One hundred years ago this day the new home of the New York Yankees opened on 161st in the Bronx. The Yankeess who had previously played in the Polo Grounds, sharing the facility with the National League New York Giants, were asked to leave following the 1922 season. It was for the better since the two teams were becoming intense rivals having squared off in the 1921 and 1922 World Series. Both were won by the Giants. The new ballpark which cost $2.5 million would be called Yankee Stadium and soon earn the nickname “The House That Ruth Built”.
April 18, 1923 was the season opener for New York against the Boston Red Sox, the Babe’s former team. According to the Chicago Tribune reporting on the event, “governors, generals, politicians, and baseball officials gathered solemnly today to dedicate the biggest stadium in baseball. But it was a player who did the real dedicating. In the third inning, with two teammates on base, Babe Ruth smashed a savage home run into the rightfield bleachers, and that was the real baptism of the new Yankee Stadium.” The Yankees went on to easily defeat Boston 4-1.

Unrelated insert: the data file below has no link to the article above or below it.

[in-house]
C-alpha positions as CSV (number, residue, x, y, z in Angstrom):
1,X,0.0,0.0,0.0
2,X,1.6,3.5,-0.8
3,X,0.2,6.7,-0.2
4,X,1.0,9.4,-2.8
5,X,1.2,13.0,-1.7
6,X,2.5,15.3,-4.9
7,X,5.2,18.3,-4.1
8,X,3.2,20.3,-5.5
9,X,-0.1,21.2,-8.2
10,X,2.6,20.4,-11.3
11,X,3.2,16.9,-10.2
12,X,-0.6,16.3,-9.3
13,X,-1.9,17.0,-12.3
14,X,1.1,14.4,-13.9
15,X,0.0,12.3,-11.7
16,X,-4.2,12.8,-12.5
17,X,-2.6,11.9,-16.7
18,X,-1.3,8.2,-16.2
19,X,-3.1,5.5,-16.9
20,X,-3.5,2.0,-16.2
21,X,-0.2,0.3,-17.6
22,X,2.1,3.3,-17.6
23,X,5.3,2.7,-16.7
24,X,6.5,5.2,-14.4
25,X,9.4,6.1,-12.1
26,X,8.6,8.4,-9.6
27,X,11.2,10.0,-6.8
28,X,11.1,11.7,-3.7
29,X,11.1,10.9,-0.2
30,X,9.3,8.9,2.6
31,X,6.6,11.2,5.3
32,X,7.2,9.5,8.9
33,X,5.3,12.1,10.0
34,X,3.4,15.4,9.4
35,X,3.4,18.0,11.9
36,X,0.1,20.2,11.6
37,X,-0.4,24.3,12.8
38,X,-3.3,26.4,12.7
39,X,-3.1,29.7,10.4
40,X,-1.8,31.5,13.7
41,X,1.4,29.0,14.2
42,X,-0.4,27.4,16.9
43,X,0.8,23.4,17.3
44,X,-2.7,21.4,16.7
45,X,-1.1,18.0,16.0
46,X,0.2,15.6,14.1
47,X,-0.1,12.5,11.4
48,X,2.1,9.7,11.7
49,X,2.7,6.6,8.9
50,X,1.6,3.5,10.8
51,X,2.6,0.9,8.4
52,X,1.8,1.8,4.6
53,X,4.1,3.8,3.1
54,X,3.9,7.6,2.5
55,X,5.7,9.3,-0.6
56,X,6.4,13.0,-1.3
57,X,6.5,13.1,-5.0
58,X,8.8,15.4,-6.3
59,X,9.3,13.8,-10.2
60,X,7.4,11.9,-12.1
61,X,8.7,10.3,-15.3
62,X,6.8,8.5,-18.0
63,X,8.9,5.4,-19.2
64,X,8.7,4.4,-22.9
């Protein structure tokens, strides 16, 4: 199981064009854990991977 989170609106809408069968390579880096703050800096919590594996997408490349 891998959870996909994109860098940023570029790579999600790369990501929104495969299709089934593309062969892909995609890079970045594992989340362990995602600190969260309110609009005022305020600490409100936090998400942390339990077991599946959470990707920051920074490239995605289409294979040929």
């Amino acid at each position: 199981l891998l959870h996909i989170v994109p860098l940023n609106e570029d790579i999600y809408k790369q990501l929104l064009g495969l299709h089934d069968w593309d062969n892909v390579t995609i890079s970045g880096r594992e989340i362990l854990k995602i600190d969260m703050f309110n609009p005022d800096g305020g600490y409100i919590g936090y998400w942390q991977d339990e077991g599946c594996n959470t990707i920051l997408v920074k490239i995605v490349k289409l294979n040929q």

The Stadium would remain on that location for 86 years hosting 39 American League Pennants for the Yankees and 26 Yankee World Championships until it was demolished for the New Yankee Stadium which opened in 2009. Ruth would go on to hit 258 more Yankee Stadium home runs, only Mickey Mantle who played for 18 years in New York hit more.
On a personal note: I attended Yankee Stadium many, many times; as a kid with my father and brothers, as a teenager with my buddies and as an adult with my family. Some of the trips are loosely portrayed in my novel Mickey Mantle’s Last Home Run. In those scenes in my book, I routinely referred to Yankee Stadium as The Stadium, “stadium” always capitalized. This gave my editor fits. In my neck of the woods here in northern New Jersey going to a Yankee game could commonly be expressed by saying going to The Stadium. We all knew that meant Yankee Stadium. Sure, Shea Stadium was around but The Stadium could only mean Yankee Stadium. As happened far too often, my editor won out, explaining that if I wanted to appeal to a larger audience, clarity would be best, and Yankee Stadium would be Yankee Stadium not The Stadium in my book. For the most part I accepted my editor’s suggestions and my book benefited from it, but to me, to this day, Yankee Stadium will always be “The Stadium”.
References: The Yankee Encyclopedia by Mark Gallagher and Walter LeConte
New York Yankees Season of Glory by William Hageman and Warren Wilbert